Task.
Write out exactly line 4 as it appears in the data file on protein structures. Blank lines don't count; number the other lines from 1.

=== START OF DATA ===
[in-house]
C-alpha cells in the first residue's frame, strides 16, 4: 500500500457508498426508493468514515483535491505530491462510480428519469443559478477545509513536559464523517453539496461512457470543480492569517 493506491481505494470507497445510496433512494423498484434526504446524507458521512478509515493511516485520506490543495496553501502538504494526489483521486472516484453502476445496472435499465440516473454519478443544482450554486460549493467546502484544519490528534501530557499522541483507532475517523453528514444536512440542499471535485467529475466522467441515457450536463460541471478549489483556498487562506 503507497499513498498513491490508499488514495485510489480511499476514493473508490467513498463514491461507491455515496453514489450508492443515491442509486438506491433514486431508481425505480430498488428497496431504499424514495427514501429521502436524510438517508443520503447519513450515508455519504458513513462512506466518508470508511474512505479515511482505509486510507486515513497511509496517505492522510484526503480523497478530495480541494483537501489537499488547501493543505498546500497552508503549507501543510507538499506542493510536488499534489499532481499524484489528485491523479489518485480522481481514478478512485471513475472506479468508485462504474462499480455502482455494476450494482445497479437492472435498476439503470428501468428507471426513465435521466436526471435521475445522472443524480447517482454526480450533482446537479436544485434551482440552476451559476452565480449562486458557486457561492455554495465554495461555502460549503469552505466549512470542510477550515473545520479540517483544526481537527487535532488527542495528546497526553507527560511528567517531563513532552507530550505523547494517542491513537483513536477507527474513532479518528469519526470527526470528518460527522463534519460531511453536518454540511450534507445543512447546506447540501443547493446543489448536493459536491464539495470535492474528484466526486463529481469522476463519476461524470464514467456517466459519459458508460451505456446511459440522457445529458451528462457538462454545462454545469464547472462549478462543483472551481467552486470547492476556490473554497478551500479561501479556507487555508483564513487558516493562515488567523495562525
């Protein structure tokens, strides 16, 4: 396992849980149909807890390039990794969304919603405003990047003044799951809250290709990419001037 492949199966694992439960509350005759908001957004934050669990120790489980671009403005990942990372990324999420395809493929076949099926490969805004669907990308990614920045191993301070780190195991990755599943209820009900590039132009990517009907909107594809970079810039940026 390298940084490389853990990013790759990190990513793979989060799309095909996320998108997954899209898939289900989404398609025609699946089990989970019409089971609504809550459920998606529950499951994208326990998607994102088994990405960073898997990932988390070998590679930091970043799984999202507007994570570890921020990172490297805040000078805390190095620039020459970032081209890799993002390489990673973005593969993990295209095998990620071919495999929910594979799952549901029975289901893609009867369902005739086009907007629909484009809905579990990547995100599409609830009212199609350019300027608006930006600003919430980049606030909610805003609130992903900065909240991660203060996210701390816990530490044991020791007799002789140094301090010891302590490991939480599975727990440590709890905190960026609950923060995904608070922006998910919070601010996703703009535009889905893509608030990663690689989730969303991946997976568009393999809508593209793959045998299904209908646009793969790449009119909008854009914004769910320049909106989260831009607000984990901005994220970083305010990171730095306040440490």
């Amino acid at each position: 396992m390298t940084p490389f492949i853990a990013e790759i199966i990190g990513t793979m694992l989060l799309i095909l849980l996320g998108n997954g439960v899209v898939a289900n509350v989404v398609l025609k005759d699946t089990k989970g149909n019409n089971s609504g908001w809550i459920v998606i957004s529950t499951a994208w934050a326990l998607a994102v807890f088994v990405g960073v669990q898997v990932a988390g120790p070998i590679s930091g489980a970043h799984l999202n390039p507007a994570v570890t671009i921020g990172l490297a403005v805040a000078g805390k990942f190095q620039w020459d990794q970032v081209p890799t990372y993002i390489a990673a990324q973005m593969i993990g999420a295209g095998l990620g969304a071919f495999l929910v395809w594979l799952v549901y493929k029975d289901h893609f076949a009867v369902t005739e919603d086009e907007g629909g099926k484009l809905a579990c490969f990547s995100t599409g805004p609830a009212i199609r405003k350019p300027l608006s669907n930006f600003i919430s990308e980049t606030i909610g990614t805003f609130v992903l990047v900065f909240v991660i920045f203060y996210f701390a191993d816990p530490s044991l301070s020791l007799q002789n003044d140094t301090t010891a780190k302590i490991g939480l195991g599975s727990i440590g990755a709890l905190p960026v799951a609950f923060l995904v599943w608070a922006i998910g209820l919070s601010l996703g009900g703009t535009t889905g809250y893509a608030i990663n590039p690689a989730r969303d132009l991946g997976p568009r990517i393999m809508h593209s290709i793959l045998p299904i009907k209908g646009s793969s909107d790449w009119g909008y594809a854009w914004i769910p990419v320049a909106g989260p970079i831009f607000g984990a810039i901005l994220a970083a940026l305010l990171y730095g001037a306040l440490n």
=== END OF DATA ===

């Amino acid at each position: 396992m390298t940084p490389f492949i853990a990013e790759i199966i990190g990513t793979m694992l989060l799309i095909l849980l996320g998108n997954g439960v899209v898939a289900n509350v989404v398609l025609k005759d699946t089990k989970g149909n019409n089971s609504g908001w809550i459920v998606i957004s529950t499951a994208w934050a326990l998607a994102v807890f088994v990405g960073v669990q898997v990932a988390g120790p070998i590679s930091g489980a970043h799984l999202n390039p507007a994570v570890t671009i921020g990172l490297a403005v805040a000078g805390k990942f190095q620039w020459d990794q970032v081209p890799t990372y993002i390489a990673a990324q973005m593969i993990g999420a295209g095998l990620g969304a071919f495999l929910v395809w594979l799952v549901y493929k029975d289901h893609f076949a009867v369902t005739e919603d086009e907007g629909g099926k484009l809905a579990c490969f990547s995100t599409g805004p609830a009212i199609r405003k350019p300027l608006s669907n930006f600003i919430s990308e980049t606030i909610g990614t805003f609130v992903l990047v900065f909240v991660i920045f203060y996210f701390a191993d816990p530490s044991l301070s020791l007799q002789n003044d140094t301090t010891a780190k302590i490991g939480l195991g599975s727990i440590g990755a709890l905190p960026v799951a609950f923060l995904v599943w608070a922006i998910g209820l919070s601010l996703g009900g703009t535009t889905g809250y893509a608030i990663n590039p690689a989730r969303d132009l991946g997976p568009r990517i393999m809508h593209s290709i793959l045998p299904i009907k209908g646009s793969s909107d790449w009119g909008y594809a854009w914004i769910p990419v320049a909106g989260p970079i831009f607000g984990a810039i901005l994220a970083a940026l305010l990171y730095g001037a306040l440490n």